A board certified, New York-based pediatrician, Feingold went into alternative medicine because her daughter had cerebral palsy and found success expanding her vocabulary using hyperbaric oxygen therapy (HBOT). Owner of Valley Health and Hyperbarics in Brewster, N.Y., Feingold notes on her web site: “HBOT is a medical treatment that saturates the body with 100 percent pure oxygen under pressure. While undergoing this treatment, the cells and tissues of the body become saturated with oxygen to a far greater degree than they ever could under ambient atmospheric pressure (normal atmospheric pressure). HBOT uses a pressurized chamber that increases the atmospheric pressure two to three times over the standard atmospheric pressure, exposing the patient’s body to the pressurized oxygen. This process allows patients who are faced with diseases associated with hypoxia (little to no oxygen) to achieve oxygen levels eight to 10 times higher than they normally would.”
Feingold practices at Center IMT every two weeks, and after these past few months, she remarked about Matthew’s progress, “I never thought he’d do the things he’s doing now. When I met him, he had no head control, no eye contact, kinky hair syndrome. Now, I’m pretty amazed. He sleeps through the night, follows you when you walk across the room, and smiles. He’s definitely changing.” Still, optimal health isn’t a sure thing, and when Matthew’s mom brought up stem cell therapy she’d researched through Duke University, Feingold knew just the place for Matthew.
She’s taken her own daughter to Mexico for stem cell treatments (three so far), and has invited the Youngs to accompany her on her next visit, Jan. 10, 2009. Regarding her cerebral palsy-afflicted daughter, Feingold noted, “I’m seeing a lot more speech and cognition. Maybe this can also work for Matthew.”
Stem cell treatments are currently illegal in the states, thus the need to travel to Mexico. Feingold explained that “stem cells differentiate into any other cells in the body. With neurological damage, they get transported across the brain barrier and differentiate into brain cells. They can become any other cell in the body and migrate to where there’s a need for cells.” Feingold said she was “very cautious” about recommending stem cell therapy because the results are so uncertain. But she added that there has been success with other genetic diseases like sickle cell anemia, so she also feels “very hopeful.”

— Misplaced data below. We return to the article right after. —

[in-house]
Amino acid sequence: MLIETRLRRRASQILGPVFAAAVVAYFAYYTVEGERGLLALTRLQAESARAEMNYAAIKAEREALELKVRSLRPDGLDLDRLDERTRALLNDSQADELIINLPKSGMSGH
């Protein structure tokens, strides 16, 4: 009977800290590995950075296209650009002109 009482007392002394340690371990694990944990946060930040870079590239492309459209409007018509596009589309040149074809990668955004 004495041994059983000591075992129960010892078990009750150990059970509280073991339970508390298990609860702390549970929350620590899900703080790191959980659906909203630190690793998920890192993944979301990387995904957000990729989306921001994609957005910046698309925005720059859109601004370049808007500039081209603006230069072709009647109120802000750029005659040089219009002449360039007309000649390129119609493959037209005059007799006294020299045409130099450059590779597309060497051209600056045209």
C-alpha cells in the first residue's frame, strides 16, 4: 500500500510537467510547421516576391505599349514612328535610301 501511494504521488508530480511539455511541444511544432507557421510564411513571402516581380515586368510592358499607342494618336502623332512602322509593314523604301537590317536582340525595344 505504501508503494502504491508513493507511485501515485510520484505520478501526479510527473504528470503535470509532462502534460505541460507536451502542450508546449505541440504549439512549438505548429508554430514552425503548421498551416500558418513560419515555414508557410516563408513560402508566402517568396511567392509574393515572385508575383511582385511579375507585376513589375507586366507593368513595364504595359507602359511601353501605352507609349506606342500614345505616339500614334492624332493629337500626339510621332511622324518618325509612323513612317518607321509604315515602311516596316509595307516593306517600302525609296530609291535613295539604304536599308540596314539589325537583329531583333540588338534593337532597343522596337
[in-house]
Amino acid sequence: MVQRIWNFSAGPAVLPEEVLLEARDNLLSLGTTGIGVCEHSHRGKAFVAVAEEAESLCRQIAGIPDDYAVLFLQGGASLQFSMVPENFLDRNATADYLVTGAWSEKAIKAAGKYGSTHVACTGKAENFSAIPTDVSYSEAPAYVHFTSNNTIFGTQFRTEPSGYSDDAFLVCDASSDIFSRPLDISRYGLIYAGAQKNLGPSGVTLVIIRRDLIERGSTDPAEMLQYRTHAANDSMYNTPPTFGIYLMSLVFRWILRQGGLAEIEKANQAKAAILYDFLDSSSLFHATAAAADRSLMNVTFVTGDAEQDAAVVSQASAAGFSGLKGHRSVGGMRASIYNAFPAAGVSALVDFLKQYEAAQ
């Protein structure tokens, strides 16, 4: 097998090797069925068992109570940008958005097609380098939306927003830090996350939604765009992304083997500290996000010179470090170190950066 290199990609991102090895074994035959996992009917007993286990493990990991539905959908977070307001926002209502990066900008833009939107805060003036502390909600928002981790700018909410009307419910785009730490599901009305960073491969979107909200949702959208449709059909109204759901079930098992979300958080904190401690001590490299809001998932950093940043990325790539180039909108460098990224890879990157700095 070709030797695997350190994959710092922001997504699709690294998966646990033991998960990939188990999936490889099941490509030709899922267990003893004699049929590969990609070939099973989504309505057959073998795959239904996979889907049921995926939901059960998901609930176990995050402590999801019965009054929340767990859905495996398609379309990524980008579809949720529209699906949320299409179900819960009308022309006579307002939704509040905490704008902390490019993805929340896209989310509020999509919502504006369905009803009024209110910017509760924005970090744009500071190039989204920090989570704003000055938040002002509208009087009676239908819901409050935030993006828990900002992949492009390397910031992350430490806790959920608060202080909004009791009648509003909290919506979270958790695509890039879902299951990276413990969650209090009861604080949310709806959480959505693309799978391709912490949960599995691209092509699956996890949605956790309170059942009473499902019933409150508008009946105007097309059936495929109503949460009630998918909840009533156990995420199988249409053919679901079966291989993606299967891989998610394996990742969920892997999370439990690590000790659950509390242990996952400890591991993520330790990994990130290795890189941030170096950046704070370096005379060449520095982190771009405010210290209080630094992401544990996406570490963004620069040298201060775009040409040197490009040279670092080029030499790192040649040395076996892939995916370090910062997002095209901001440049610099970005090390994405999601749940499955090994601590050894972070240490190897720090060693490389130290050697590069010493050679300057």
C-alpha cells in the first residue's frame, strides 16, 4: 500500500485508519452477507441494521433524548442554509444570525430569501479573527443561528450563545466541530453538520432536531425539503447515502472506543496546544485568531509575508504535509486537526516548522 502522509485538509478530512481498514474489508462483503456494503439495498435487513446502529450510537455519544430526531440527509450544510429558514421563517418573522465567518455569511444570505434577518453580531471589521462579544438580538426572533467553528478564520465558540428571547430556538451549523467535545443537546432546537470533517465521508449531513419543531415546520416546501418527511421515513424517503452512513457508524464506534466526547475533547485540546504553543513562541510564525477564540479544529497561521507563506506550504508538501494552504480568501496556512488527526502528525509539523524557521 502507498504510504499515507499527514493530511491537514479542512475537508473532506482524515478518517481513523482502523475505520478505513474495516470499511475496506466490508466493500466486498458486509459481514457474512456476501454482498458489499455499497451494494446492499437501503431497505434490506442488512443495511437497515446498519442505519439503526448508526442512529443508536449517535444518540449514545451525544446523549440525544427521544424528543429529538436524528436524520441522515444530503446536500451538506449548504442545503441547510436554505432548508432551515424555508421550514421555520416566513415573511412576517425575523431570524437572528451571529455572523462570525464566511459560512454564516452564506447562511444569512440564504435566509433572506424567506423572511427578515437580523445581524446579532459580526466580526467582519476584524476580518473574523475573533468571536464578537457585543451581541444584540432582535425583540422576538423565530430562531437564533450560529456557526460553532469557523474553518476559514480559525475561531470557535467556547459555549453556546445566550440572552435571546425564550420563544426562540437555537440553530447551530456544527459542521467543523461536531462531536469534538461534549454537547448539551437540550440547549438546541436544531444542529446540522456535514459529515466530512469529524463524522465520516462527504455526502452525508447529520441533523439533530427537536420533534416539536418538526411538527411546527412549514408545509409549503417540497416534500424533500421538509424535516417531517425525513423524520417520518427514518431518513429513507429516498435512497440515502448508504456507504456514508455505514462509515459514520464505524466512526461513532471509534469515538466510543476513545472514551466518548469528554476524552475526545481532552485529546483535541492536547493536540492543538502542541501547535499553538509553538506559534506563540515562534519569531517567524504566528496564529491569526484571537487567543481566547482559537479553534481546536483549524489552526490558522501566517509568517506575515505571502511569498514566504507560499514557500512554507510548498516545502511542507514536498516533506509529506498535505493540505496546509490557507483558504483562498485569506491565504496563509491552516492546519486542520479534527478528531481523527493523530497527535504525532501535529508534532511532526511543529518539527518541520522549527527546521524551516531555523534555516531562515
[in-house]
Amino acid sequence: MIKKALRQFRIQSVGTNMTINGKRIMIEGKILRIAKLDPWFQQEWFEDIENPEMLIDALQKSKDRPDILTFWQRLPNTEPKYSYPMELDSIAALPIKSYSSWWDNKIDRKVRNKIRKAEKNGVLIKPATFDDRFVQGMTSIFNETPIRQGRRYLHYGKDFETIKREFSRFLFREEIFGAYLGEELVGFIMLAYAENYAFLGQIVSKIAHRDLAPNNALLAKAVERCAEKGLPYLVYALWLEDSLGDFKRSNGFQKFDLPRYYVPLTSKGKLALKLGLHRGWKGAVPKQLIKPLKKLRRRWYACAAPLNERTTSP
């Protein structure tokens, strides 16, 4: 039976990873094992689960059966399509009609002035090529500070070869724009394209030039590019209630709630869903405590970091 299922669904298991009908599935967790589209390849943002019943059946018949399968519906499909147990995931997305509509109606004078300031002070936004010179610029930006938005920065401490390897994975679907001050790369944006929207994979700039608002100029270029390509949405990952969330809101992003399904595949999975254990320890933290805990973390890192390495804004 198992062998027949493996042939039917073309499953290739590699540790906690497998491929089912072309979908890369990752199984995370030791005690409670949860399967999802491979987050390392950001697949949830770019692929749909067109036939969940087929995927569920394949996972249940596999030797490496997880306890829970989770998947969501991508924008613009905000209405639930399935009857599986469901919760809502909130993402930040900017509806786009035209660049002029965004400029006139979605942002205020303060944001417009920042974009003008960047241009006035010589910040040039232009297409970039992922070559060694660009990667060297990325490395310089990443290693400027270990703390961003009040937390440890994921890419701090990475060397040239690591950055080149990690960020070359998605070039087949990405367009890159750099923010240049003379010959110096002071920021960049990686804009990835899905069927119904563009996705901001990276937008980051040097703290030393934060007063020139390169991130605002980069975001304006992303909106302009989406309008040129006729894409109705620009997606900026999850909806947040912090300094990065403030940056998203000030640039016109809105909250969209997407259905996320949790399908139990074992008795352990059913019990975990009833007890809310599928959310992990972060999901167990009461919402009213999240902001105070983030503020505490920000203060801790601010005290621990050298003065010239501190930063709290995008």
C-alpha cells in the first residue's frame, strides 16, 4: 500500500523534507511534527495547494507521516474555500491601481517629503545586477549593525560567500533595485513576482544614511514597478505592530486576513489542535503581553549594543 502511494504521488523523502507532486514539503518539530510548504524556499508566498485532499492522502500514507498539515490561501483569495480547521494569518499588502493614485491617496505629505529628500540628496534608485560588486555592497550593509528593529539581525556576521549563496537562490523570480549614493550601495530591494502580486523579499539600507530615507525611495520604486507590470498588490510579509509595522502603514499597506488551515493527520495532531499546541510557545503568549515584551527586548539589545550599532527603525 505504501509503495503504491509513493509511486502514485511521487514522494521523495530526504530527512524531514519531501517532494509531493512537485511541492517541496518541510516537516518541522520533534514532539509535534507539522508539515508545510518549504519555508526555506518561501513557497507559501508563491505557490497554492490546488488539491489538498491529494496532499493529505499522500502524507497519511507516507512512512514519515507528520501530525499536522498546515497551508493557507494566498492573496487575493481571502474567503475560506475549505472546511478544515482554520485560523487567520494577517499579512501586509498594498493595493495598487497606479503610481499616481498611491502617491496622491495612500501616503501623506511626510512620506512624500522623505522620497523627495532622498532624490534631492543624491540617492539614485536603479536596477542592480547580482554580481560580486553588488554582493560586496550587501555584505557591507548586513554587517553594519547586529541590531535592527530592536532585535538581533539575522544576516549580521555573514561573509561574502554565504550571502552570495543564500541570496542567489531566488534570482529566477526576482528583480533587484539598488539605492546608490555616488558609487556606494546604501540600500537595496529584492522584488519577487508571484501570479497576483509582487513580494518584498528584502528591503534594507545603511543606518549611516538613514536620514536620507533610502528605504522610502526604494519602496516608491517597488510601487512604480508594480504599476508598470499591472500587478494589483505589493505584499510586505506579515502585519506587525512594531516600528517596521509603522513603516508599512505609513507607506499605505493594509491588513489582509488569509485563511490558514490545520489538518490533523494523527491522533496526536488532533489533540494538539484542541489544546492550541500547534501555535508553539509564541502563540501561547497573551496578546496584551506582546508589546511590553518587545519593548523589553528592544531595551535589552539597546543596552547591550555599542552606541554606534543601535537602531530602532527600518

Because all of Matthew’s alternative therapies, travel, supplements and medicines are so costly – and with little or no insurance coverage – the Youngs are reaching out to the community with the help of their friends.
Rachel Taylor is the PTO chair of the Care Team at Roaring Brook Elementary School, where Matthew’s sister, Hannah, is in first grade. The Care Team’s mission is to help families in need, and when Taylor learned about her friend’s baby, she went into action.
Taylor explained, “We have an account set up in his name and are trying to raise money. Every month it costs so much with medicines and treatments. This (stem cell) treatment could save his life, or at least improve his quality of life to keep him from deteriorating rapidly. I’m sending e-mails to get the word out that way.”
Her flyers consist of Matthew’s sweet portrait with an explanation of Menkes disease and a request for donations and prayers. Matthew’s mom said that donations would go toward medical needs, nutritional supplements and medications. “We’re paying for stem cells and travel out of pocket,” she added.
Rachel Bartlett Rosado, another friend of the Youngs, is hand-making Swarovski crystal bracelets called “Matthew’s Miracle” bracelets, and 100 percent of the proceeds of the sparkling blue sapphire jewels go to Matthew’s care and treatment.
The Youngs hope for a miracle with stem cell therapy. Melissa Young said, “If he gets positive results, we’ll definitely go back. The way he’s responded to treatment thus far, I don’t see why he won’t respond to stem cell treatment. There’s a long road ahead, but at least things are looking better.”
Donations may be sent to the Matthew Cole Young Foundation, c/o The Simsbury Bank, 27 Dale Road, P.O. Box 819, Avon, 06001. To purchase a “Matthew’s Miracle” bracelet ($30 for child-sized, $40 for adult), contact Rosado at Rachelbjewelry@sbcglobal.net, or call 677-0776.
Read more about Matthew’s story at www.caringbridge.org/visit/matthewyoung. CaringBridge is a nonprofit organization that helps friends and families stay connected.